A variable has been created to measure the incidence of each BRT system in its city. The called incidence rate is obtained through the division of the number of trips per day between the population of the town, multiplied per 100. The areas with a higher incidence rate will have the most consolidated BRT on the population. Then, we obtain some interesting conclusions, see Fig. 1 and Table 5.
Referring to qualitative features, the most developed countries logically have, as a consequence of the use of their resources, more complete BRT systems which can be observed in the different features: priority in crossroads, low emissions, information in real time, intermodal stations… The fact that the external sale of tickets is quite lower in developed countries is explained due to the use of intelligent cards as their validation system inside the vehicles in Group 1. We have also observed that the identity and image for the system represent an important feature in both of the groups, whereas the priority in crossroads (one of the most important theoretical features for a BRT) is quite lower in the least developed countries.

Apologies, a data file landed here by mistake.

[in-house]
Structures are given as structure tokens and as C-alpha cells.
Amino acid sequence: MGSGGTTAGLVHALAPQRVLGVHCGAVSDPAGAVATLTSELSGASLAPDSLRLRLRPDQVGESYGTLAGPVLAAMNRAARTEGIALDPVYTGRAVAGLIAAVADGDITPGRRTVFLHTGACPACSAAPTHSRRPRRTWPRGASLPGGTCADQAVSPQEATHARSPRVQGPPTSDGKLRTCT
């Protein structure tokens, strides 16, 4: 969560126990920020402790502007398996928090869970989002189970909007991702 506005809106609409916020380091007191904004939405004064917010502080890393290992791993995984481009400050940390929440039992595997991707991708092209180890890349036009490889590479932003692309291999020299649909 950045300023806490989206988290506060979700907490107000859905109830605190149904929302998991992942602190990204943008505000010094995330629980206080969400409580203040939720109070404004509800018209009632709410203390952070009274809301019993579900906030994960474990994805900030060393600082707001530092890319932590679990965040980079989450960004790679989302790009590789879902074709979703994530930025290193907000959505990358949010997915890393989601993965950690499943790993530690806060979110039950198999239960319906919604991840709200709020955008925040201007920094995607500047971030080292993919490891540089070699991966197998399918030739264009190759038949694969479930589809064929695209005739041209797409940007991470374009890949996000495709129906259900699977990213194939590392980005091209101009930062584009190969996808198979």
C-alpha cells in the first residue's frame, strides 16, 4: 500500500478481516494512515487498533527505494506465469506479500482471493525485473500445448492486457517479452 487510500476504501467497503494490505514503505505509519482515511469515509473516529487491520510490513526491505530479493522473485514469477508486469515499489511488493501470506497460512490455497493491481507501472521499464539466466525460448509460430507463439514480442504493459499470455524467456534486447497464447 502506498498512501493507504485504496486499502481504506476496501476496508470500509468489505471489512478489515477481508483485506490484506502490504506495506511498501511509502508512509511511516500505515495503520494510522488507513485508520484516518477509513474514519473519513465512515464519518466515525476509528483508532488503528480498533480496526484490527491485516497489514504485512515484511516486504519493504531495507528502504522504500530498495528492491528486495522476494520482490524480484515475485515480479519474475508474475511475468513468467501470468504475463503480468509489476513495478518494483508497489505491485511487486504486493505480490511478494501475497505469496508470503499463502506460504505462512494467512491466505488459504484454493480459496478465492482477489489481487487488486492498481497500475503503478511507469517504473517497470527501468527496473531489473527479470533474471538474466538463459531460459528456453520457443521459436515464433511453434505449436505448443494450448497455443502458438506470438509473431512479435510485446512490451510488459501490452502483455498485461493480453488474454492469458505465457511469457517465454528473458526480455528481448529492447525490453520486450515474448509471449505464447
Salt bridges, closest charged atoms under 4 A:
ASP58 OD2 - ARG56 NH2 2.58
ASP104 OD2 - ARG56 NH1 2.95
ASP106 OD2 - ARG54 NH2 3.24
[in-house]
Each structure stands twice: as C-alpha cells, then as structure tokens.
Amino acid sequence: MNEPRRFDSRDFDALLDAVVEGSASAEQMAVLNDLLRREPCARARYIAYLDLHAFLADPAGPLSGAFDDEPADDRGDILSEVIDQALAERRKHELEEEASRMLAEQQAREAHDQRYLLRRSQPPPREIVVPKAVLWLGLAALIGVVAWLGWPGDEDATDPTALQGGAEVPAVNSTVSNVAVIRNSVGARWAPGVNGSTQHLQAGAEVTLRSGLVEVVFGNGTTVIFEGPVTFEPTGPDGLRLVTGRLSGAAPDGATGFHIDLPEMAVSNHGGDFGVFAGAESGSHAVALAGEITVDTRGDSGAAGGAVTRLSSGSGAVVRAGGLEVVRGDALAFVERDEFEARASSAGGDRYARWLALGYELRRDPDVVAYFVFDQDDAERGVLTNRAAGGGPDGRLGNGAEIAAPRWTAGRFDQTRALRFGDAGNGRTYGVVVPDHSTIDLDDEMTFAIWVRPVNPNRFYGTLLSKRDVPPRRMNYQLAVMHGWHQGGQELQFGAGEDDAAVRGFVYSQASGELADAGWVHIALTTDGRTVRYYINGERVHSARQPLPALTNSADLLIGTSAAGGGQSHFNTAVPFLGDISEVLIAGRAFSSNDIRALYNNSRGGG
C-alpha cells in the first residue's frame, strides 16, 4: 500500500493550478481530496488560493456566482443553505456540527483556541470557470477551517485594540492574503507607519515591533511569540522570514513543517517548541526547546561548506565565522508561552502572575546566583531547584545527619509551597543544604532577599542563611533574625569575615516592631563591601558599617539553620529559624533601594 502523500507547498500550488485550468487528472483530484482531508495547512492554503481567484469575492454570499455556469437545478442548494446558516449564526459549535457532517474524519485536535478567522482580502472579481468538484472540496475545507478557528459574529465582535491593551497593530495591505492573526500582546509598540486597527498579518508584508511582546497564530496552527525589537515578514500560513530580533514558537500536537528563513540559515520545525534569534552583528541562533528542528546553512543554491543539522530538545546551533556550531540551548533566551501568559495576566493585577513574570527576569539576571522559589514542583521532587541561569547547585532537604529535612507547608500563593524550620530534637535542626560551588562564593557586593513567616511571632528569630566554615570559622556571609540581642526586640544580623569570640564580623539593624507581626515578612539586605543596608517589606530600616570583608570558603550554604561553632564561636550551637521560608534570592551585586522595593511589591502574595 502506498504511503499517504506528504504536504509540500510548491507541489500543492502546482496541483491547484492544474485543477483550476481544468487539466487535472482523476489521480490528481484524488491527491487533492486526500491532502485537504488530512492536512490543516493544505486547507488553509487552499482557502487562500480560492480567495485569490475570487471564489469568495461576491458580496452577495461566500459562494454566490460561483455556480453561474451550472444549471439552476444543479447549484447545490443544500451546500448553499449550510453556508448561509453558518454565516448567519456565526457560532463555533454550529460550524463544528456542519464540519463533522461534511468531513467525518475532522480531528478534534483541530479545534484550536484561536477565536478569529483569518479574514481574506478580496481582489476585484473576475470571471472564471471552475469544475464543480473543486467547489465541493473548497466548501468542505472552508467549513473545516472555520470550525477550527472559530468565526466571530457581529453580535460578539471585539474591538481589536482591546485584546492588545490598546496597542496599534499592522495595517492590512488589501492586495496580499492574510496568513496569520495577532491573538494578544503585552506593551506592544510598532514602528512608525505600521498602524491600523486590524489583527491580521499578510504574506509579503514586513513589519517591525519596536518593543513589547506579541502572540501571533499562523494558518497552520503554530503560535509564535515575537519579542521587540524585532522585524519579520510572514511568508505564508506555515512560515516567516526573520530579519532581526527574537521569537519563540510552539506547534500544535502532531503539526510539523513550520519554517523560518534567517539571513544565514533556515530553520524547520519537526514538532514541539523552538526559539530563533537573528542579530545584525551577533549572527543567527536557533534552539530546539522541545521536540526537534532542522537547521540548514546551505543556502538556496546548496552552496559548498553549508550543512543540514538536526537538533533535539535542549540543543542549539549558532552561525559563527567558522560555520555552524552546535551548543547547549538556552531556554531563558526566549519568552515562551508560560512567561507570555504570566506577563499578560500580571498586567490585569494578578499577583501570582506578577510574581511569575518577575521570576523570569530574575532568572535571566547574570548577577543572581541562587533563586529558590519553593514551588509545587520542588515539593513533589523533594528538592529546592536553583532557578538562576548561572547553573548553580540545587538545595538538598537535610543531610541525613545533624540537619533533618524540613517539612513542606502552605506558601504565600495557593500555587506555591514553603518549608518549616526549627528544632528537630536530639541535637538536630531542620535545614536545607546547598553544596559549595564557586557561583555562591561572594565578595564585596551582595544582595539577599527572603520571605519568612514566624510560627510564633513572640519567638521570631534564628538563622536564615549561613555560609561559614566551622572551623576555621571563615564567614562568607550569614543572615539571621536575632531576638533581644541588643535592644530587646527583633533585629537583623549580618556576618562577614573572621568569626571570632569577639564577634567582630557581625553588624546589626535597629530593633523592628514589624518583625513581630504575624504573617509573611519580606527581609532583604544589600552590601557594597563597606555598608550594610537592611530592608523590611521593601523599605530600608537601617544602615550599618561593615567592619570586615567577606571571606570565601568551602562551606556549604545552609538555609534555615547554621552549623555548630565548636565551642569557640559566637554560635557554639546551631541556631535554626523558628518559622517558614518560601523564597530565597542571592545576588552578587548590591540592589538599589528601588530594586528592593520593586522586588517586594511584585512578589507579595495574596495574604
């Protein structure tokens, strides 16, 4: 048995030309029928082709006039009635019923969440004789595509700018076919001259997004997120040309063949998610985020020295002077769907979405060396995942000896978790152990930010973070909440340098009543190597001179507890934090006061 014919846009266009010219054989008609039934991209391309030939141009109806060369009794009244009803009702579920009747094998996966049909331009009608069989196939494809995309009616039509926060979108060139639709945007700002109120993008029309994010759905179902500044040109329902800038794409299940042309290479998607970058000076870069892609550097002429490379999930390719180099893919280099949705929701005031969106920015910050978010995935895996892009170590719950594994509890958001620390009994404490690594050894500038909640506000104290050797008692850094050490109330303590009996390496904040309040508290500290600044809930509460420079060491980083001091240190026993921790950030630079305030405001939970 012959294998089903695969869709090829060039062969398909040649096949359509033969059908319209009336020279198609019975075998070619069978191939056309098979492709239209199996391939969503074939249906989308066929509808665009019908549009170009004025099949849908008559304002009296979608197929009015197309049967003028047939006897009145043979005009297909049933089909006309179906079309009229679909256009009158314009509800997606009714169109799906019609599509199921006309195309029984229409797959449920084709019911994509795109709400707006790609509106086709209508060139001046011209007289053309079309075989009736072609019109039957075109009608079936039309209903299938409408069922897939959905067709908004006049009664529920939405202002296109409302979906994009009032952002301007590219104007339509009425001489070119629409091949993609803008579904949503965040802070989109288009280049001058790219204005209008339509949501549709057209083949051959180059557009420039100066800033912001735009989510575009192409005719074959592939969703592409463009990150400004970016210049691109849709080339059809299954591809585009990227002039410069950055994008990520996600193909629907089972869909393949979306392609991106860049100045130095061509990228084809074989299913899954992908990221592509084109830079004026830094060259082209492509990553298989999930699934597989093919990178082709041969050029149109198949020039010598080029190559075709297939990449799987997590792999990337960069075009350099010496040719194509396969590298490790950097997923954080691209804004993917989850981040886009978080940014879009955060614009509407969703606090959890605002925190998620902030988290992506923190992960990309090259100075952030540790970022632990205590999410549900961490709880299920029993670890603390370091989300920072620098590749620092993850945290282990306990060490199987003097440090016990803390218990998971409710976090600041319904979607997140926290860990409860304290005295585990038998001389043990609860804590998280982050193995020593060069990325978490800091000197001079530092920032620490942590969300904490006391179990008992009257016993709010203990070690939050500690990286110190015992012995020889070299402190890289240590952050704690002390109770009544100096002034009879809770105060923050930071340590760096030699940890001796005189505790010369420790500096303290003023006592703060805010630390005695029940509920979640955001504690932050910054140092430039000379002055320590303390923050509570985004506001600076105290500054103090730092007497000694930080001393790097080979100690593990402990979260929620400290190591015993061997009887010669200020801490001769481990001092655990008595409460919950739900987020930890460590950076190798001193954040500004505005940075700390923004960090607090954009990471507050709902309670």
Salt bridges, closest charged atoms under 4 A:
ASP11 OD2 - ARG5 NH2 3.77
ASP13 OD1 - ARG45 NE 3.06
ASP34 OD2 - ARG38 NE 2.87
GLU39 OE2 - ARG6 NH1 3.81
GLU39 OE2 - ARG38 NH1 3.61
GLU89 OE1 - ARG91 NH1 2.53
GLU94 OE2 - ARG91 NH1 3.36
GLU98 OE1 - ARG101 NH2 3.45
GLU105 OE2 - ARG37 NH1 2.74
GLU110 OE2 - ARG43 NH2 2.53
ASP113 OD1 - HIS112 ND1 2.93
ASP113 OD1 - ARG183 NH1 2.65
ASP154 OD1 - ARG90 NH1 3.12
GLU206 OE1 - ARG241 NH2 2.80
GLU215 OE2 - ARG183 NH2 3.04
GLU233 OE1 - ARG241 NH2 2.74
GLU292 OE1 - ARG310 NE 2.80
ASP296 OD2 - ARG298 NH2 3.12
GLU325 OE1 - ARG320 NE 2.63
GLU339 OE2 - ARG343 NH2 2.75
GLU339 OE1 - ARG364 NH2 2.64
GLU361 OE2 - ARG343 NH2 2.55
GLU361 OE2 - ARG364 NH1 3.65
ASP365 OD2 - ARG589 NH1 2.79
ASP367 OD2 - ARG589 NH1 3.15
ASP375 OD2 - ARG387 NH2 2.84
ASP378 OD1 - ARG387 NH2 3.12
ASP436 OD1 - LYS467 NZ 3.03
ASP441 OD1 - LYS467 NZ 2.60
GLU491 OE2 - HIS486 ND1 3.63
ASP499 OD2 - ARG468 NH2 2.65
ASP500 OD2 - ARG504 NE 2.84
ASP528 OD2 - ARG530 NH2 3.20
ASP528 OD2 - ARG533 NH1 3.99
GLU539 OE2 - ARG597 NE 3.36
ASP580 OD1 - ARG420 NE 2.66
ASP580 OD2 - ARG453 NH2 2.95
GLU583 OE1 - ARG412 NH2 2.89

However, quantitative features show that the least developed countries have higher figures in most of cases than the most developed. They have more kilometres of lanes, more lines, more stations and higher number of users. This is due to the fact that in such countries, BRT systems are much more consolidated as public transportation system, what is shown by the incidence rate calculated on the population. While in Group 1 countries, a BRT system is only one alternative to other ways of transport such as underground, tramway or common bus, in the least developed countries Bus Rapid Transit is clearly the most important public transportation way, because of the high quality of massive transportation at a low cost (as seen in the definition of BRT), a cost which can be widely assumed by these cities and countries. See Figs. 2, 3 and 4.